An adviser has alleged his clients were poached by a "large IFA firm" in a complaint which was escalated to the regulator and its watchdog.
The adviser, who classed himself as a sole trader, claimed the Financial Conduct Authority should have assisted him in taking action against the regulated firm which he claimed stole his former clients.
In the complaint that ended up with the Complaints Commissioner the adviser said the FCA had shown a "complete lack of interest in bullying and fraud" and the "outright theft" of his clients by the firm.
The FCA told the adviser his issue fell outside of its regulatory remit, which does not allow the regulator to intervene in commercial disputes or individual complaints, but a member of its complaints team did agree to forward his information on to the relevant areas within the organisation.
The adviser was also told a complaint in relation to a contractual dispute may not be eligible under the Financial Ombudsman Service, as such matters fell outside the categories over which the ombudsman has jurisdiction to consider.
In a decision published on its website yesterday (August 20) the Complaints Commissioner sided with the FCA and did not uphold the complaint.
Whilst commissioner Antony Townsend said he appreciated the adviser felt "very strongly" about the issues raised in his complaint, he agreed with the FCA's stance.
He said the adviser would have to take his complaint to the courts.
Mr Townsend said: "I appreciate that this is a difficult situation for you, and you have stated on a number of occasions that you do not have the means to commence legal proceedings against a large firm such as Firm X.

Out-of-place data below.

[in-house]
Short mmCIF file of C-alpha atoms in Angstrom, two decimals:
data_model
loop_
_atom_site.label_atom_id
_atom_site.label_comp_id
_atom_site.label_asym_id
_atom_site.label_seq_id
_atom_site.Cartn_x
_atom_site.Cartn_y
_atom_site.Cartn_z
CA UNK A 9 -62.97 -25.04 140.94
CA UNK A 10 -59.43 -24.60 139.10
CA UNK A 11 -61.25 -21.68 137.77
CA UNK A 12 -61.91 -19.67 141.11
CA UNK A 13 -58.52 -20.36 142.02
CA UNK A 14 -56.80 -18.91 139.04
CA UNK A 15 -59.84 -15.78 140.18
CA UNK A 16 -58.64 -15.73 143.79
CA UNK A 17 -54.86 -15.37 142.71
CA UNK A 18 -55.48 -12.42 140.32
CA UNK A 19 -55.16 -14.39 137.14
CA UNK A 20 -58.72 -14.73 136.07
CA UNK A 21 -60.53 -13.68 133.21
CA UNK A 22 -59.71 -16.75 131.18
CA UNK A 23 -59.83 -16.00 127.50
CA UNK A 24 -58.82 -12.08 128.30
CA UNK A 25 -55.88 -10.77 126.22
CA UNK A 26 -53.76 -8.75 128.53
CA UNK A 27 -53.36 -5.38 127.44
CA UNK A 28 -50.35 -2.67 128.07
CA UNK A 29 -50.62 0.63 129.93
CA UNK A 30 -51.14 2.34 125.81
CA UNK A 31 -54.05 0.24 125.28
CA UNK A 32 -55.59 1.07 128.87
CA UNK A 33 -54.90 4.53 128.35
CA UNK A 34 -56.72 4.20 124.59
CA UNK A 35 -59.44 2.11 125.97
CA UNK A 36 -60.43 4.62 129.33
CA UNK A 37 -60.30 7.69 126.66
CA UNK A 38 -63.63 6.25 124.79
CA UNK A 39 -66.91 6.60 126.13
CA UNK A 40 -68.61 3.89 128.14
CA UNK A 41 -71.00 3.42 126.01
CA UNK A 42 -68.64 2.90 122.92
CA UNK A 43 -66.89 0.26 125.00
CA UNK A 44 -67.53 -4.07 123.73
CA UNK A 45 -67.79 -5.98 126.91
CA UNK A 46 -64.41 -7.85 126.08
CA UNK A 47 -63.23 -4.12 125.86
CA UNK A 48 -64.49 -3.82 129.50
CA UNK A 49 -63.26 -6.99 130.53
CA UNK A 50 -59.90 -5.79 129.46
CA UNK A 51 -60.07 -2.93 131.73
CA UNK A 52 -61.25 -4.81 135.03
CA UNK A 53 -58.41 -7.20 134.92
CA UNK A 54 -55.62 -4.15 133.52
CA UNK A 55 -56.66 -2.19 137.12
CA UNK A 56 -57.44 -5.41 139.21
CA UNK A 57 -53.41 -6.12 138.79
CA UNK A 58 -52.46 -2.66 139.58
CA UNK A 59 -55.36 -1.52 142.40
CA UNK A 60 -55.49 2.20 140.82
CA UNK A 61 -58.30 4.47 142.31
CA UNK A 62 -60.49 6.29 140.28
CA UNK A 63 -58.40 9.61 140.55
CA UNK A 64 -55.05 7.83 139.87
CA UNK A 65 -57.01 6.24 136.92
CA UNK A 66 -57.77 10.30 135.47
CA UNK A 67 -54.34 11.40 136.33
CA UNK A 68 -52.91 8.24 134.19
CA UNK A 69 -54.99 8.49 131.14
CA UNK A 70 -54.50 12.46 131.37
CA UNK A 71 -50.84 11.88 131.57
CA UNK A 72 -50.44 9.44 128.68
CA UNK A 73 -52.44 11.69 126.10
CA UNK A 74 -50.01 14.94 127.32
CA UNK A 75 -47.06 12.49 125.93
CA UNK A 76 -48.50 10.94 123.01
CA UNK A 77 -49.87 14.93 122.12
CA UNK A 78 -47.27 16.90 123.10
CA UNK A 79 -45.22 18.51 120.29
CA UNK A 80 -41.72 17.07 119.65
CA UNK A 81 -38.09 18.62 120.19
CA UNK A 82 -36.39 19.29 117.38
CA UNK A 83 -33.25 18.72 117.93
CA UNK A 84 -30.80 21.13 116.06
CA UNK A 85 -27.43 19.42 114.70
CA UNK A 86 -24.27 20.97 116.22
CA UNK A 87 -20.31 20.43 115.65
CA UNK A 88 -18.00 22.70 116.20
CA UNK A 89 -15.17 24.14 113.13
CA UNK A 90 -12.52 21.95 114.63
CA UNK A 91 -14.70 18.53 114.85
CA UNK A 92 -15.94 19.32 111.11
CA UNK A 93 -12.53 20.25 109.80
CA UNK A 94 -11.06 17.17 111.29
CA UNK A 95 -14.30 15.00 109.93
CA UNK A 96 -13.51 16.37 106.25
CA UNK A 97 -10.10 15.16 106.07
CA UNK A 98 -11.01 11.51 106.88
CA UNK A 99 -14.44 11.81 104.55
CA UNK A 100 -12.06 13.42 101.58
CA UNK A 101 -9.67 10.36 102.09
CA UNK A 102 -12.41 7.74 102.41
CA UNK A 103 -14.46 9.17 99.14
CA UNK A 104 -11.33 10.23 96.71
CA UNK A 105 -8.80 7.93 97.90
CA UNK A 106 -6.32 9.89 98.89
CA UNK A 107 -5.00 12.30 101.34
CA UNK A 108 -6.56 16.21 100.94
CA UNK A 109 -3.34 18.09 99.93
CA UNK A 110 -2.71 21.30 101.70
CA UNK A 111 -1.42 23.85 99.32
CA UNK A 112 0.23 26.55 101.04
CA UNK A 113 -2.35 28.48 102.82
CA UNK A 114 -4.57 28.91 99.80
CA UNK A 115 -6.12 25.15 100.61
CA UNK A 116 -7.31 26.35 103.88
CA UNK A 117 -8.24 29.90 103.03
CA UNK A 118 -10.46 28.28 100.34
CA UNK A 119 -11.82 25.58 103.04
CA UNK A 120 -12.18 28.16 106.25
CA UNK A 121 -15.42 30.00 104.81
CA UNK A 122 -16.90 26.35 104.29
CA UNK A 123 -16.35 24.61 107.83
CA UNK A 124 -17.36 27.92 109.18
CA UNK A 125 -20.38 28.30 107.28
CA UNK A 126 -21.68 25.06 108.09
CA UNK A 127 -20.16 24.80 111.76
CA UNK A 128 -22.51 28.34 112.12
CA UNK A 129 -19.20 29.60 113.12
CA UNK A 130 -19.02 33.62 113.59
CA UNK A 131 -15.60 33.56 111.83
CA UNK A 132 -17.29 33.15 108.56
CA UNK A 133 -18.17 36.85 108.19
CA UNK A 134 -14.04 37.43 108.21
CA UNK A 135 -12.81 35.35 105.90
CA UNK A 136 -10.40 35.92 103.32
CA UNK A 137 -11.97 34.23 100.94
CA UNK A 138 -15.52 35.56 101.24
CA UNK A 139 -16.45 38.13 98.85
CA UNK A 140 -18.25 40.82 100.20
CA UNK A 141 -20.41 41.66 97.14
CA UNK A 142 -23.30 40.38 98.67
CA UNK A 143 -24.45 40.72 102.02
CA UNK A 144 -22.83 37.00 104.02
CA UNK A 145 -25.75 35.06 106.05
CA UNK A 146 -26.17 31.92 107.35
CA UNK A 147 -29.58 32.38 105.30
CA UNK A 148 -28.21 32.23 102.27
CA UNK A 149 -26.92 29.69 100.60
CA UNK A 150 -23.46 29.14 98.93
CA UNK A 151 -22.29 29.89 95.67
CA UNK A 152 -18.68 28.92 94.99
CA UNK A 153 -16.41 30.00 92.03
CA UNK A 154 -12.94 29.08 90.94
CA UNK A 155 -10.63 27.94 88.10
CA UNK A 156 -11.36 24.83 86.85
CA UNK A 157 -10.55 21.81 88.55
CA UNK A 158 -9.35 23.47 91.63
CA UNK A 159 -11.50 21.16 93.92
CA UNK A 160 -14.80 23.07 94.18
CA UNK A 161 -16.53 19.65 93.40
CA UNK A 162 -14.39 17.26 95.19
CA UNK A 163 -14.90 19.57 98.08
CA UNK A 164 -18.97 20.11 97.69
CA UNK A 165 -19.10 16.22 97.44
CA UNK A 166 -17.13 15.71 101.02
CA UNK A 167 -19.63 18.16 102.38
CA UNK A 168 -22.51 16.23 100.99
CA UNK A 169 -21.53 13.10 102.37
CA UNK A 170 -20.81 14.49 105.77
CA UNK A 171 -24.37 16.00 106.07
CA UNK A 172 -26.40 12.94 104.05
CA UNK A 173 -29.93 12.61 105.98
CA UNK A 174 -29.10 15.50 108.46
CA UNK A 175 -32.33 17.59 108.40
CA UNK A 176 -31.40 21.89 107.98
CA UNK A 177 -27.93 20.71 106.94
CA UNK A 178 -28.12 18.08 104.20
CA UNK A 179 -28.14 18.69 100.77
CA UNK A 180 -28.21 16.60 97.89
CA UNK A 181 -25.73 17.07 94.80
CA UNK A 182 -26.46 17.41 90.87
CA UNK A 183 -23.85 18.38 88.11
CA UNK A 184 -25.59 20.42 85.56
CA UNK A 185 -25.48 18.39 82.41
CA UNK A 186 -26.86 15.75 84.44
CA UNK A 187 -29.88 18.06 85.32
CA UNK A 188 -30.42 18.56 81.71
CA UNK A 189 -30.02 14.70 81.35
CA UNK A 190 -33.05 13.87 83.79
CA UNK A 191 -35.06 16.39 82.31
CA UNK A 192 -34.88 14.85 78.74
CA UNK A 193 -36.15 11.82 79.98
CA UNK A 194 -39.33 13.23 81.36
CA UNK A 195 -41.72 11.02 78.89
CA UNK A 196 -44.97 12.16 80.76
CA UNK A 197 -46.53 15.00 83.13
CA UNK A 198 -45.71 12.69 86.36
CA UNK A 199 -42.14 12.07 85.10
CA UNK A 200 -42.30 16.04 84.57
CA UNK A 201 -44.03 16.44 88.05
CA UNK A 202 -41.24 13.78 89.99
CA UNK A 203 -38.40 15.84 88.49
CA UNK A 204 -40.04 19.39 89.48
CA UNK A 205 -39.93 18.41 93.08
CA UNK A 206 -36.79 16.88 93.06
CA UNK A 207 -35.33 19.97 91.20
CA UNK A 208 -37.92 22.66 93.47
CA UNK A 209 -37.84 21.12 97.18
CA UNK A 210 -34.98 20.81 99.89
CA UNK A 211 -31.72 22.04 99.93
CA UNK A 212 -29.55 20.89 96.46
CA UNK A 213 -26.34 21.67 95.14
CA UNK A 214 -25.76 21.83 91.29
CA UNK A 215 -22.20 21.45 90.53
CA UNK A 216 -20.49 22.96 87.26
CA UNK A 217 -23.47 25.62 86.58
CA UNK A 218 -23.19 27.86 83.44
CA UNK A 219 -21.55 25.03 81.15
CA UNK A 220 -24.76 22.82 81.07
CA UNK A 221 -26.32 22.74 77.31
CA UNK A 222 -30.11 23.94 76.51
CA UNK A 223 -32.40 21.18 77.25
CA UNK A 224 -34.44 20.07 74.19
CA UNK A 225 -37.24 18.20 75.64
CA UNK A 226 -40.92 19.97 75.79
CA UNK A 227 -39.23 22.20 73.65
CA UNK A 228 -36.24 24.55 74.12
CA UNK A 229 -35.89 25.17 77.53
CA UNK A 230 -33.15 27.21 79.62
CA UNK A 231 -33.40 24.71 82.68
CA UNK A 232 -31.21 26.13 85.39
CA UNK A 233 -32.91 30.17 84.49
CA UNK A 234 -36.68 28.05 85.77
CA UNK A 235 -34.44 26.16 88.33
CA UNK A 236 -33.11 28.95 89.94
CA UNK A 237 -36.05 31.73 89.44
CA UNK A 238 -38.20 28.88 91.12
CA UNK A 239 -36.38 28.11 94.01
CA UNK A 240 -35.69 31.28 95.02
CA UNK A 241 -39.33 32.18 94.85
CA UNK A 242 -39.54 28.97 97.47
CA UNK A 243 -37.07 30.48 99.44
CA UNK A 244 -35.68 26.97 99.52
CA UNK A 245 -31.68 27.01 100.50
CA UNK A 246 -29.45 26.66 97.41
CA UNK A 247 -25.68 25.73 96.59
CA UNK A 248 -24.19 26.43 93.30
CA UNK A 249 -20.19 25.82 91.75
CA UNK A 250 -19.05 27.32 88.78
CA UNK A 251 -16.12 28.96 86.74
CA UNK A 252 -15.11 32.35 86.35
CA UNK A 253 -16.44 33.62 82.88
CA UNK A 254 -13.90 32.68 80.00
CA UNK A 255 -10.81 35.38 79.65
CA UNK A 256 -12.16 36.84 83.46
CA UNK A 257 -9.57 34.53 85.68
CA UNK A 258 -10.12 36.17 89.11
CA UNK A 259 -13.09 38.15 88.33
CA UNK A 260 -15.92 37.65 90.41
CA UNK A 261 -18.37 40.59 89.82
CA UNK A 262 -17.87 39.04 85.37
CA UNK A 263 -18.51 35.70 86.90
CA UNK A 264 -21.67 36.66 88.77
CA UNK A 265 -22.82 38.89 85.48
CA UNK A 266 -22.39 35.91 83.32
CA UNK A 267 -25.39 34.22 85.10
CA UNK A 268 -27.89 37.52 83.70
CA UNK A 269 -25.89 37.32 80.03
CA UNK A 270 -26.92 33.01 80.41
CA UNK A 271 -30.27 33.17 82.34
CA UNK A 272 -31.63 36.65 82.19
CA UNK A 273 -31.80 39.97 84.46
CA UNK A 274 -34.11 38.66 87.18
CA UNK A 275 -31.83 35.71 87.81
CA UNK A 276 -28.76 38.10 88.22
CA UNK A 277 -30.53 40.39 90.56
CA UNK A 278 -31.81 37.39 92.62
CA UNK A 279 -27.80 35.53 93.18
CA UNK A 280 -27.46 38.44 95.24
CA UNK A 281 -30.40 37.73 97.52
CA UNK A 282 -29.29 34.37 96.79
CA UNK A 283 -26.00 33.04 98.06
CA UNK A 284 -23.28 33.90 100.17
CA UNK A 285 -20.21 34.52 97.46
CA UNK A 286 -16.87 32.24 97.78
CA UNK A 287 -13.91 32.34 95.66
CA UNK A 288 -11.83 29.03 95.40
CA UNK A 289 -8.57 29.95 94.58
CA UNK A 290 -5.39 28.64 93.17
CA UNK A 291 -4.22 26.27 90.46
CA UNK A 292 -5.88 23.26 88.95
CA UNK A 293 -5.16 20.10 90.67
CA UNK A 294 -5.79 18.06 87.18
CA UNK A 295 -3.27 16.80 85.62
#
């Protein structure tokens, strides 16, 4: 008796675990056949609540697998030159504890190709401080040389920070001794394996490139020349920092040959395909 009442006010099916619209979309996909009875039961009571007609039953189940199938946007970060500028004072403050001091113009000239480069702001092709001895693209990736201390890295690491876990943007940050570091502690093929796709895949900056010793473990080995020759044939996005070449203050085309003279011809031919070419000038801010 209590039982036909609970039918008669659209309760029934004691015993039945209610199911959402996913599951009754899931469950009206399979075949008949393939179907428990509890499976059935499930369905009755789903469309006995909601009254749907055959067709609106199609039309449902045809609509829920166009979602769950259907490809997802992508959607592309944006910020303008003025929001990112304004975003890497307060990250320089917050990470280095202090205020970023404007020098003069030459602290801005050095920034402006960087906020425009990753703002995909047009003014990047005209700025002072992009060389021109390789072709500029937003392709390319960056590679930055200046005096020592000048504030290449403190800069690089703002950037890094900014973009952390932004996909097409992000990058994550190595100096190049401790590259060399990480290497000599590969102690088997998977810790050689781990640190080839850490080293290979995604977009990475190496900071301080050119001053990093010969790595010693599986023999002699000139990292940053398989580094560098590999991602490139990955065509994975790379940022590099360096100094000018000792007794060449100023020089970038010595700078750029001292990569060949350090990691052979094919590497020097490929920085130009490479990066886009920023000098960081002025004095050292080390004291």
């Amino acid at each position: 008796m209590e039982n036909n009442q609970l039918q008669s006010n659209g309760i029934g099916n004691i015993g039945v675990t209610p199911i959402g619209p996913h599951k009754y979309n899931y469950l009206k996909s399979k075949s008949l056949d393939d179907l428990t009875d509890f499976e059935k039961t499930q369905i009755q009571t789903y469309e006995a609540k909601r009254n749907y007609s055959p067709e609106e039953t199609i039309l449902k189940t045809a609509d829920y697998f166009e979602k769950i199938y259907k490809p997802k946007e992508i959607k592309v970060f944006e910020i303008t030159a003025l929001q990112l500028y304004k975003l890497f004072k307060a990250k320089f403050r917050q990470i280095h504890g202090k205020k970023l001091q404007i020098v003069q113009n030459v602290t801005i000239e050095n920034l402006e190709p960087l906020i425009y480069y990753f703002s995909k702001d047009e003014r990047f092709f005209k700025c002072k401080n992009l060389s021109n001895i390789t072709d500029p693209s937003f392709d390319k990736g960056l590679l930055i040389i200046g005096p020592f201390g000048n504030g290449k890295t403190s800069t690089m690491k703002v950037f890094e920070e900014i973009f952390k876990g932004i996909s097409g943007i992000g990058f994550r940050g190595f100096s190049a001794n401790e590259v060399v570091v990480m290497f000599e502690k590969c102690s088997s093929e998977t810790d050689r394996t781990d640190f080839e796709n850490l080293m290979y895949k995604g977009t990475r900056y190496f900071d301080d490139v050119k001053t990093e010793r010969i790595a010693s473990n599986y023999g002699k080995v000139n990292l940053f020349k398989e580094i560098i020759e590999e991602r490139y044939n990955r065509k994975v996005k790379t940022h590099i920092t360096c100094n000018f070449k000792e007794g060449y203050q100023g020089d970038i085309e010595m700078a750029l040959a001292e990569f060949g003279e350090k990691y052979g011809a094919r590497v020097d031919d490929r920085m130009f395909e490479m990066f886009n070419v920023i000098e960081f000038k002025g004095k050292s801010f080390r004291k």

"However, the remit of the FCA, the Fos and my office is set out in legislation and none of these organisations is able to provide assistance which would require it to act outside of its remit."
He added: "The fact that you state you are not able to afford legal advice does not mean that the FCA or my office can choose to act outside of our remit and try to adjudicate matters that are a question of contract law.
"That is the role of the courts. You view is that the FCA ought to write to firm X and ask them to resolve your complaint.
"However, for the reasons given above I do not agree that this is something the FCA can do under the complaints scheme."
Claims of client poaching in the advice sector have been settled in the courts before, notably wealth adviser Towry's loss against advisory business Raymond James in 2012.
Towry ultimately was ordered to pay £1.2m in costs to defendants when it lost the court case over claims of client poaching by seven former Edward Jones Advisers after its acquisition of the advice firm in 2009.
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